What is one of the best ways to feed a hungry garden and at the same time help divert food, yard and agricultural ‘waste’ from landfills?  Compost!  And you can make your own using a variety of techniques depending on what makes sense for you, your garden or someone else’s and when you want it ready. Let’s explore some of these composting methods and the tools needed for each:

Cold Composting Systems

Cold composting is a decompose-as-you-go system that is super simple to get started.  There are some limiting factors, however.  There is typically a wait time of more than a year before your waste is garden-ready compost.  It is not a good idea to put in seeds that you do not want coming up in your garden or diseased plants.  Cold composting does not get, well, hot enough to get rid of these seeds and pathogens.

I recommend using a silo or bin style method if you are going to cold compost your food and yard waste.  Piles can be sore to look at if you have neighbors or if you live in an apartment.  If you have plenty of property, hey, pile it on!

The tools you will need to build a silo include a large cylindrical container like a trash can, a power drill (recommended use of a spade bit), a saw or very sharp knife and a water source.  A trash can that is 55+ gallons should suffice for household food waste.  Check out a easy DIY guide here.  I would make a few altercations, however.  As the months go on the pile will compress and the compost will accumulate on the bottom.  After a year you should be able to shovel some out from the bottom to put in your garden.  I recommend sawing the bottom of the can off to optimize draining.  That way you can lift the can up a bit and move it to access your more mature compost.

Hot Composting Systems

Hot composting speeds up this process to a matter of months, eliminates pathogens and breaks down unwanted seeds, but requires much more attention than cold composting methods.  Proper temperature control, regulating the input of fresh or ‘green’ vs. ‘brown’ additions to get a 2:1 carbon to nitrogen ratio and aerating, turning, and watering, the mixture are all important to maintaining a hot compost system. You can even add a compost accelerator with microbes to speed the process up even further.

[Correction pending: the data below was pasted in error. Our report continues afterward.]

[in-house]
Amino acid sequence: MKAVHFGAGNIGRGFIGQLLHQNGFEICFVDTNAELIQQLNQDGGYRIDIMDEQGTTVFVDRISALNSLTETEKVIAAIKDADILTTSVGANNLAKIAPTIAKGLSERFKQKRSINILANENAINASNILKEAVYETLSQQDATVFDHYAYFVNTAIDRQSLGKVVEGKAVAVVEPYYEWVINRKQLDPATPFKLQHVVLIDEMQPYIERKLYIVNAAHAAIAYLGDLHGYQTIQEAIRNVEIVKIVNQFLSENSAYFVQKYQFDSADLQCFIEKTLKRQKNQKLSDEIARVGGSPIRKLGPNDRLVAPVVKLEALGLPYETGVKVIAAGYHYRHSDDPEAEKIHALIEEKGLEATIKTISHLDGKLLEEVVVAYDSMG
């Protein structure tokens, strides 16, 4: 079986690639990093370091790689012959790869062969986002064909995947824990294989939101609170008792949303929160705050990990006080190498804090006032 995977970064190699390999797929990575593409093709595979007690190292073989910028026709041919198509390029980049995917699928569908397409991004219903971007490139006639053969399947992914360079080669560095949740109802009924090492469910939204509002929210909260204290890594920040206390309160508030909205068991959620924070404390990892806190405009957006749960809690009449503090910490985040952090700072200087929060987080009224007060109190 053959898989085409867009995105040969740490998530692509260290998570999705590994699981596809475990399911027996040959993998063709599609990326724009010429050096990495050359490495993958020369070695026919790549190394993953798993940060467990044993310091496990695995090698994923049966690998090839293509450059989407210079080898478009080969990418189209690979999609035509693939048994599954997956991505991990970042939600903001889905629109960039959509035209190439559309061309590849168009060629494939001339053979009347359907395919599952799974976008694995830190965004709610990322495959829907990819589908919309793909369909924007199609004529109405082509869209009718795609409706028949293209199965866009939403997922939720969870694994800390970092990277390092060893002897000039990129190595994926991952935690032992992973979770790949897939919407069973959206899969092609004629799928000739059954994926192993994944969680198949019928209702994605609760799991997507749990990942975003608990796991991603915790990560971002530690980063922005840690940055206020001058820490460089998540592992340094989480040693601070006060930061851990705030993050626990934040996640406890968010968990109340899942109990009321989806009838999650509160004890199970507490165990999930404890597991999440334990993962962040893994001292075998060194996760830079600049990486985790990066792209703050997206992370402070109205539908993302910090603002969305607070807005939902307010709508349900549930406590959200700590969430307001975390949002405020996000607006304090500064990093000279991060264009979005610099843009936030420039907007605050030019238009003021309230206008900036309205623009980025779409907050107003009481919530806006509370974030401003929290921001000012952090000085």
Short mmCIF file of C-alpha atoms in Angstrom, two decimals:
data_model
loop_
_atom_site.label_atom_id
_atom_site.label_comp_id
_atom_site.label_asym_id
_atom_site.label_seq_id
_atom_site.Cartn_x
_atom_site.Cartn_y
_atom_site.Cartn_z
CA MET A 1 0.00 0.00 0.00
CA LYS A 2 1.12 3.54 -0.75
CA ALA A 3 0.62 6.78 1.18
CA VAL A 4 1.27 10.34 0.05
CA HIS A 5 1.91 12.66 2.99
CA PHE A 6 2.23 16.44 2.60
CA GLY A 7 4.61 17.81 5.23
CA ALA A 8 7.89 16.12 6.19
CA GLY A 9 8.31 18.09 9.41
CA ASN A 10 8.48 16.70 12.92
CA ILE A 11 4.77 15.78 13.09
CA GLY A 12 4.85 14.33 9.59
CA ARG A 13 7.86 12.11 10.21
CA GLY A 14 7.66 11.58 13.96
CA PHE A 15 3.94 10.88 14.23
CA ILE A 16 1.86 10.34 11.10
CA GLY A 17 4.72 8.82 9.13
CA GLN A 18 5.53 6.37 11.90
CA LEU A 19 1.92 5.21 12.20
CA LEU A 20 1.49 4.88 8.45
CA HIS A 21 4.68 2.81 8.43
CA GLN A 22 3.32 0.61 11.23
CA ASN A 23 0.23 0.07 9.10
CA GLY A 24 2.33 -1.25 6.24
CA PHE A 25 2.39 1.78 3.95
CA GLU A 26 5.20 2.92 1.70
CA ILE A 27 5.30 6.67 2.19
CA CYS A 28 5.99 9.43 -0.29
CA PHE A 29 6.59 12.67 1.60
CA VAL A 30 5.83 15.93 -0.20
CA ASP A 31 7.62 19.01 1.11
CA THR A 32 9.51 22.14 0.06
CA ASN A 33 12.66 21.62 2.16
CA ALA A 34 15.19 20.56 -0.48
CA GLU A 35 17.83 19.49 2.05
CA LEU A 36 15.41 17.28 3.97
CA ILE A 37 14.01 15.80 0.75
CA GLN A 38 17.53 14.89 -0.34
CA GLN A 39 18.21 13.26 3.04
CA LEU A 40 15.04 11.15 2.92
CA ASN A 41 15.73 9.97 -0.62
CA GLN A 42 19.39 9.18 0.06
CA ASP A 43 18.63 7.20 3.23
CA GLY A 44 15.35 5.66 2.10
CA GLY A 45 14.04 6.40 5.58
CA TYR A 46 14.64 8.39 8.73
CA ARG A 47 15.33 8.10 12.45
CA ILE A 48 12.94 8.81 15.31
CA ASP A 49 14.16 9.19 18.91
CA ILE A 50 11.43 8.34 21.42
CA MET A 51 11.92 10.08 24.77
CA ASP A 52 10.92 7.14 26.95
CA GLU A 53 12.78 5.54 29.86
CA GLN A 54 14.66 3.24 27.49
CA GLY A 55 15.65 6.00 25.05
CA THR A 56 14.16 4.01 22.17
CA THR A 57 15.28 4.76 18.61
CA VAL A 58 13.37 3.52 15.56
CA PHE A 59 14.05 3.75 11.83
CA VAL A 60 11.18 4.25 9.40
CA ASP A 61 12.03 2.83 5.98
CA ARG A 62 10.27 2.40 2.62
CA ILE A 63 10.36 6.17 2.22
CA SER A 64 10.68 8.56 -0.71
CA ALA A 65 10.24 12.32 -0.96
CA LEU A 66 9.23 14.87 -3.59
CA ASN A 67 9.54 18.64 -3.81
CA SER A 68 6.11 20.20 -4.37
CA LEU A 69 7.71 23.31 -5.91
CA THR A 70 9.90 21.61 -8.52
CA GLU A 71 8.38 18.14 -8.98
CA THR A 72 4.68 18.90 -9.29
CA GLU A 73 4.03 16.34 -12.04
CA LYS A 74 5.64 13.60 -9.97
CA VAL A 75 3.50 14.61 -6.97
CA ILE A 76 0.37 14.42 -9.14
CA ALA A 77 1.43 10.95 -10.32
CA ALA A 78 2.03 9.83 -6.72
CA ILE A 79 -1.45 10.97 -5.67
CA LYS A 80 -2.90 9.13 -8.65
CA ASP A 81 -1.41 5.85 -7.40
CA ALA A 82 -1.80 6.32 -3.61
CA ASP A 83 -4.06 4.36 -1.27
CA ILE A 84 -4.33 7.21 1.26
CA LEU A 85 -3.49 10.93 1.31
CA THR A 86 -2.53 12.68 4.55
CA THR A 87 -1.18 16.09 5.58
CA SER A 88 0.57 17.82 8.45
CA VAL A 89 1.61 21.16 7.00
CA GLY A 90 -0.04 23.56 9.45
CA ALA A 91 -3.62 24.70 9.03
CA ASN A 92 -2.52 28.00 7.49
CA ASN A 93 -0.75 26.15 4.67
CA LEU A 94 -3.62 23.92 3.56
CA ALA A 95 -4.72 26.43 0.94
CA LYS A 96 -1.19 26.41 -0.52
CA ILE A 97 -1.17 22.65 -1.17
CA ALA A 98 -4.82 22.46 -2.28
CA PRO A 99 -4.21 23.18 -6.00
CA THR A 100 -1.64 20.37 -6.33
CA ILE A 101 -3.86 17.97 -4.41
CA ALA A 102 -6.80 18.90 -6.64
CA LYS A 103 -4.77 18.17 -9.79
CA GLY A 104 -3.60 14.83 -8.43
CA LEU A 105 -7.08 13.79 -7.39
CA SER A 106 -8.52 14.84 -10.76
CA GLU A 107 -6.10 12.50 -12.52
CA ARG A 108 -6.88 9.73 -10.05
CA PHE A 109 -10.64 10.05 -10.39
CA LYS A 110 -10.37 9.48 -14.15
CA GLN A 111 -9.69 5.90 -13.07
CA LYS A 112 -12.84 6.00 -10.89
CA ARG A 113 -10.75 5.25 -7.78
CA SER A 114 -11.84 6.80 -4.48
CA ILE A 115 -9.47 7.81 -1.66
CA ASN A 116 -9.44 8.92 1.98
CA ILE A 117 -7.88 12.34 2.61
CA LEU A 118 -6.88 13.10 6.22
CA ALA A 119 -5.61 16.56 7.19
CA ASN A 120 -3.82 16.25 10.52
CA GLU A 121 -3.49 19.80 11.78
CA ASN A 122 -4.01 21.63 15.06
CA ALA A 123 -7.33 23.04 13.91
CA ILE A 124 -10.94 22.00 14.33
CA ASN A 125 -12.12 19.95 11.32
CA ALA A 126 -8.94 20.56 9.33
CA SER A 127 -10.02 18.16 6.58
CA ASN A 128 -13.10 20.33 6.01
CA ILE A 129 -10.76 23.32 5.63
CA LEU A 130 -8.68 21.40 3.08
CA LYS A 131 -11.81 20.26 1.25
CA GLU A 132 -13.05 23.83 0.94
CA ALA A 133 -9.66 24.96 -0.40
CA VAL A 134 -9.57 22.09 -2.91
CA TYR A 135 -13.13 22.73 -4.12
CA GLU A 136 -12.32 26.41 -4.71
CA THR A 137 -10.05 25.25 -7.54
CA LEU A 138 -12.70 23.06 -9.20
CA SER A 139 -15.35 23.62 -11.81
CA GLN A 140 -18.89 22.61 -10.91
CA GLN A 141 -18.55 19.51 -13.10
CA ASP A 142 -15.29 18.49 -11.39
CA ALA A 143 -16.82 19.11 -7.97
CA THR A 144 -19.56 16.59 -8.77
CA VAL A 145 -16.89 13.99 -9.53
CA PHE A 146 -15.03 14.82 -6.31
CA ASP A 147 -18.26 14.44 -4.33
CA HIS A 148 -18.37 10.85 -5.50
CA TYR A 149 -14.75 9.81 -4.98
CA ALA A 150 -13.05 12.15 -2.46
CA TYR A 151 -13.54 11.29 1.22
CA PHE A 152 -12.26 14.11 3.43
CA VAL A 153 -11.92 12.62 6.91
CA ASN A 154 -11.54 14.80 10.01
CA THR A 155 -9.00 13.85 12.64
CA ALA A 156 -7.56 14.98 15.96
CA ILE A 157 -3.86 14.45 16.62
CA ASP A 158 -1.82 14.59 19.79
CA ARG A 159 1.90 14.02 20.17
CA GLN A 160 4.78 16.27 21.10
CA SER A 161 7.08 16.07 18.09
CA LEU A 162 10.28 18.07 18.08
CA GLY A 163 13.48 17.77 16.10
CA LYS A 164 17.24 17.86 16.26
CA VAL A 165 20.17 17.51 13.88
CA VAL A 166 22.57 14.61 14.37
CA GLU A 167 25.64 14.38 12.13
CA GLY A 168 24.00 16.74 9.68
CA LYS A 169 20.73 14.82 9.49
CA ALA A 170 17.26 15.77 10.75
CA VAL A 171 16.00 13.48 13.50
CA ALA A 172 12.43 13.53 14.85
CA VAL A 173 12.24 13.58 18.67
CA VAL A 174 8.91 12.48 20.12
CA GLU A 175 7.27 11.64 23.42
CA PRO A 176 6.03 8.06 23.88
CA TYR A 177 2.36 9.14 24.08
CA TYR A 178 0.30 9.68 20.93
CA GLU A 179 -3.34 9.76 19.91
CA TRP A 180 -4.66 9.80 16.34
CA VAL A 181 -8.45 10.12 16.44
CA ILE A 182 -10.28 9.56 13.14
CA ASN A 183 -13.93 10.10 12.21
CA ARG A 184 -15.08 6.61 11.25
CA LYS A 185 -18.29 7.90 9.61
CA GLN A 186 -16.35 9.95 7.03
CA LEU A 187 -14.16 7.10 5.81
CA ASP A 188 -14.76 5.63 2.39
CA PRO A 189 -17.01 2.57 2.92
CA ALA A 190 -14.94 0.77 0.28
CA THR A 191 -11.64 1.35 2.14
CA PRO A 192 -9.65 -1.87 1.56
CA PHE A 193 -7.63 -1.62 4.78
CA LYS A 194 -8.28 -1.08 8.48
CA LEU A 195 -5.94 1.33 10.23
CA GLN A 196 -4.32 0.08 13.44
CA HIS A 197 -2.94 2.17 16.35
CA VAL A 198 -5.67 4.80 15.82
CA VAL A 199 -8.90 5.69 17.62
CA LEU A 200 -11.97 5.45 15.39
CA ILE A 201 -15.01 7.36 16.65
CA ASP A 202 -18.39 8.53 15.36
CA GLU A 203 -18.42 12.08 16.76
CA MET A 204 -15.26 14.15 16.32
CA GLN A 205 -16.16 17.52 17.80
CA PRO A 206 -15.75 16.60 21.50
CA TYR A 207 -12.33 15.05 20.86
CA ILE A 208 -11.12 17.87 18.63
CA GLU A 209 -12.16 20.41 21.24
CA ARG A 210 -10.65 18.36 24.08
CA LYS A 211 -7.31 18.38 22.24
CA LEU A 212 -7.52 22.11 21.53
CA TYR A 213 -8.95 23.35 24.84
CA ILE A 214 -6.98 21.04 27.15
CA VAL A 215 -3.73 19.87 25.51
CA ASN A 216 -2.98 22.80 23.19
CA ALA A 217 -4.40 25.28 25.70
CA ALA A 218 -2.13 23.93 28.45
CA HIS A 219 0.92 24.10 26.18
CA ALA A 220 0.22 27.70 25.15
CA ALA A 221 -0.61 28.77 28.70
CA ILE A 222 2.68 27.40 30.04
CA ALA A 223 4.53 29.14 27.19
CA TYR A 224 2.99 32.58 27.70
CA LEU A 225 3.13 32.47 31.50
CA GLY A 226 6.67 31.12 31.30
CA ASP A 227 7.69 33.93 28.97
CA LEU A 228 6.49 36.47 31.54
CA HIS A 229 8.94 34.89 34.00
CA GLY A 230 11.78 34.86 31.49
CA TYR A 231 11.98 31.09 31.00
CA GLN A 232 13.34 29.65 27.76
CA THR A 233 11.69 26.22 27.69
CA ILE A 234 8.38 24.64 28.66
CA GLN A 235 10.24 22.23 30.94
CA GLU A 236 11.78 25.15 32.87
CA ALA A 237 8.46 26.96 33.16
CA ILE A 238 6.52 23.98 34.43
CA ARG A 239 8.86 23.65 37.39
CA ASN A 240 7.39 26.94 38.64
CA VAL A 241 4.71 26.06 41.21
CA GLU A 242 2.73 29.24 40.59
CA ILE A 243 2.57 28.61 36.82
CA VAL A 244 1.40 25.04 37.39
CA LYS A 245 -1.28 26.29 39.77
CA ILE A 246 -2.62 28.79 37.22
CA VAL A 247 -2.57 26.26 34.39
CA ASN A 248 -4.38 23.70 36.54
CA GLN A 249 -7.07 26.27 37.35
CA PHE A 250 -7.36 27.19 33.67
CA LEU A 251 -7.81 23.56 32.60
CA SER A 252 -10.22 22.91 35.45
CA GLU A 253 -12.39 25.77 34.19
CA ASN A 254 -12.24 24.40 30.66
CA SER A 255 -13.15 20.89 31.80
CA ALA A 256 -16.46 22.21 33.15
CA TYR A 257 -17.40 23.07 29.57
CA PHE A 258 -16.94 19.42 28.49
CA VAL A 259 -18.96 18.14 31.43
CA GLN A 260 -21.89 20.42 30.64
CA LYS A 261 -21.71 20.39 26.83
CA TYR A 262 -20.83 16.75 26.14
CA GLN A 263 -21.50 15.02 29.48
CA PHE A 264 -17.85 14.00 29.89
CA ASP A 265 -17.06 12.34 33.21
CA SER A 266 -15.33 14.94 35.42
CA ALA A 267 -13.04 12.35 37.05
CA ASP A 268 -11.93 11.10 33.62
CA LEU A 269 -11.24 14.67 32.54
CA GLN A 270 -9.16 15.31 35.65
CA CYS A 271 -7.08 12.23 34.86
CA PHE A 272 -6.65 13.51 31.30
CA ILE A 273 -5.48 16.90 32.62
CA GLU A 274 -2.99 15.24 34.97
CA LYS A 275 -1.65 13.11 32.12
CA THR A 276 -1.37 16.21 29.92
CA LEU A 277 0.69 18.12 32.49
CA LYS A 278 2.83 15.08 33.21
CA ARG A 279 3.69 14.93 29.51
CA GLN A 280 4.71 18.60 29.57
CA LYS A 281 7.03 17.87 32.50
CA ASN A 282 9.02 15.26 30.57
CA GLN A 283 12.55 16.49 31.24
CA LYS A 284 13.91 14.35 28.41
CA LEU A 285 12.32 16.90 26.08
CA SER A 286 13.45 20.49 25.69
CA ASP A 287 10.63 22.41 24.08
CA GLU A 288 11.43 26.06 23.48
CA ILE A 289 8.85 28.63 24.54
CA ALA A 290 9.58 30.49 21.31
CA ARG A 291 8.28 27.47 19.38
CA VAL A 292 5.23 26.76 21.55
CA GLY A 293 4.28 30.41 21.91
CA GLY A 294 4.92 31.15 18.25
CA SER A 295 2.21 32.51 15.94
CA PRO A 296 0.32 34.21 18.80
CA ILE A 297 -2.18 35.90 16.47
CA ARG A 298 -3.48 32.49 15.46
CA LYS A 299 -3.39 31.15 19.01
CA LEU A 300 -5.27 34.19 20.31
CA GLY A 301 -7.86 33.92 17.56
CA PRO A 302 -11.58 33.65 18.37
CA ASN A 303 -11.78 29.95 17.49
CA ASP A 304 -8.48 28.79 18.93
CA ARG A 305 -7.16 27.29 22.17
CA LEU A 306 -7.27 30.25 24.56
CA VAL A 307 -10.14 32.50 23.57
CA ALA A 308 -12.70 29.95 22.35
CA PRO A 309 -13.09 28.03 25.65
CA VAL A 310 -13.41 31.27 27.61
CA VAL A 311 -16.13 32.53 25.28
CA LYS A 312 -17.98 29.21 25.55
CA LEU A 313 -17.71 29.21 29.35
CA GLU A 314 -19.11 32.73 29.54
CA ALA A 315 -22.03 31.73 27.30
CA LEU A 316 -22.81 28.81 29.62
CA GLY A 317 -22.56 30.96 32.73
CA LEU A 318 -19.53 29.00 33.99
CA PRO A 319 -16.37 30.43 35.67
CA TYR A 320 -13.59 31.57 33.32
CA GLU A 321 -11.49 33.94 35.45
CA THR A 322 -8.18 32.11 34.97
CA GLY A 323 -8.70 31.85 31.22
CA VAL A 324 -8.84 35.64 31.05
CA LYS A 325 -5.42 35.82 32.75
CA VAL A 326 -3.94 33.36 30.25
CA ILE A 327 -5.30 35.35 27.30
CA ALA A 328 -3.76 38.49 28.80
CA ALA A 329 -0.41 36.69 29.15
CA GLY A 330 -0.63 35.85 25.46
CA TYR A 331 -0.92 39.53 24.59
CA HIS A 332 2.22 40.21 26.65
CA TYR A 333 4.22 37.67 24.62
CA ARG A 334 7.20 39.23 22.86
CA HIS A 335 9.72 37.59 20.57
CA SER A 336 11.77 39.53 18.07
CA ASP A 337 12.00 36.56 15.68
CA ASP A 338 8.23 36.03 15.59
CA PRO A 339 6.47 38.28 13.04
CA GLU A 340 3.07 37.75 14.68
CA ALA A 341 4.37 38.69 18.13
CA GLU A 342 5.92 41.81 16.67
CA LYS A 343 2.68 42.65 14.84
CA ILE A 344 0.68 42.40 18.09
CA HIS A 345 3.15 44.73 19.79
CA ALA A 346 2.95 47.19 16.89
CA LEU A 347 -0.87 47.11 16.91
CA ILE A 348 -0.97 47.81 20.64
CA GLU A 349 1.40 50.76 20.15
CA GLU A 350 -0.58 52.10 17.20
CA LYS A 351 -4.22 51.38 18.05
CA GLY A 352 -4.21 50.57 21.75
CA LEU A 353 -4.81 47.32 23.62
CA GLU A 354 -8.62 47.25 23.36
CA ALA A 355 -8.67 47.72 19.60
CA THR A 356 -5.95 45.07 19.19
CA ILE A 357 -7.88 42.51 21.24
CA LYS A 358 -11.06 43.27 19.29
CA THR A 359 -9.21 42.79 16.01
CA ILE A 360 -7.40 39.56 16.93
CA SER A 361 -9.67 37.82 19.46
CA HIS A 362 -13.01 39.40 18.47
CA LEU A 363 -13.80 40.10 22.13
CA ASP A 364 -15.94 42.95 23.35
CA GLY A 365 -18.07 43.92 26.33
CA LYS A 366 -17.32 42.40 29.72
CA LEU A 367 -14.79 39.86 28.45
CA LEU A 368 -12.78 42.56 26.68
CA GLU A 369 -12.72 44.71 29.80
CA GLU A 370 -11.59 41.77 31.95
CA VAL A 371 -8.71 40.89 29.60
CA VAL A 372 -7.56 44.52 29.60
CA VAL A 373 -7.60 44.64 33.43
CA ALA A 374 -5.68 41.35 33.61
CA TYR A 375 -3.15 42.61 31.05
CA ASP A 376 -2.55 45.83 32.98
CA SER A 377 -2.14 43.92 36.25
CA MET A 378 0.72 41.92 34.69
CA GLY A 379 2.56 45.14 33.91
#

One of the simplest hot composting methods is the tumbler.  The tools you will need are a tumbler of course (see a few ways to make your own here), a water source, and a thermometer.  Do your research to find which additions give you materials add more carbon and nitrogen to your tumbler.  Check out this great article to start.  Monitor the temperature of your pile.  When it climbs above 140 degrees (F), it is time to turn it to aerate it and add some water.


If you are against using animals for any purpose then you can take a pass on this section.  Otherwise, worms are a great way to eat your food waste and turn it into worm castings or worm poop.  These castings are dynamite as a natural fertilizer for plants.  Vermicomposting is amazing for large and small operations and it does not create noxious odors.  It is quick too!

Check out this amazing guide to building your own cheaply.  You will need some storage boxes, a power drill, newspaper, and some worms.


Using advanced cultures of microbes in devices that automatically regulate the conditions for perfect composting can break your food and yard waste in a matter of hours to days and turn it into fertilizer for your garden.  The downside is that this anaerobic process produces more methane than typical decomposition does.  This can be harnessed or released.  Harnessing it can provide biogas for fuel.  Releasing it contributes a bit more to warming the planet.

These devices can get pricey, but simple ones to install right in your garden or kitchen are becoming affordable.  This is THE simplest and most convenient way to compost.  All you need is the digester.

Check out this garden-oriented DIY one here.

Picking the Right Method/s for You

Which composting system is right for you depends on what type of living situation you have.  If you are living in an apartment, want to reduce your waste and maybe grow some plants on your patio then try vermicomposting or a tumbler.  If you have a house with a garden then try any of the methods.  The right one gives you ready-to-go compost when you need it and is not a drain on your time.

Image source: James Emery/Flickr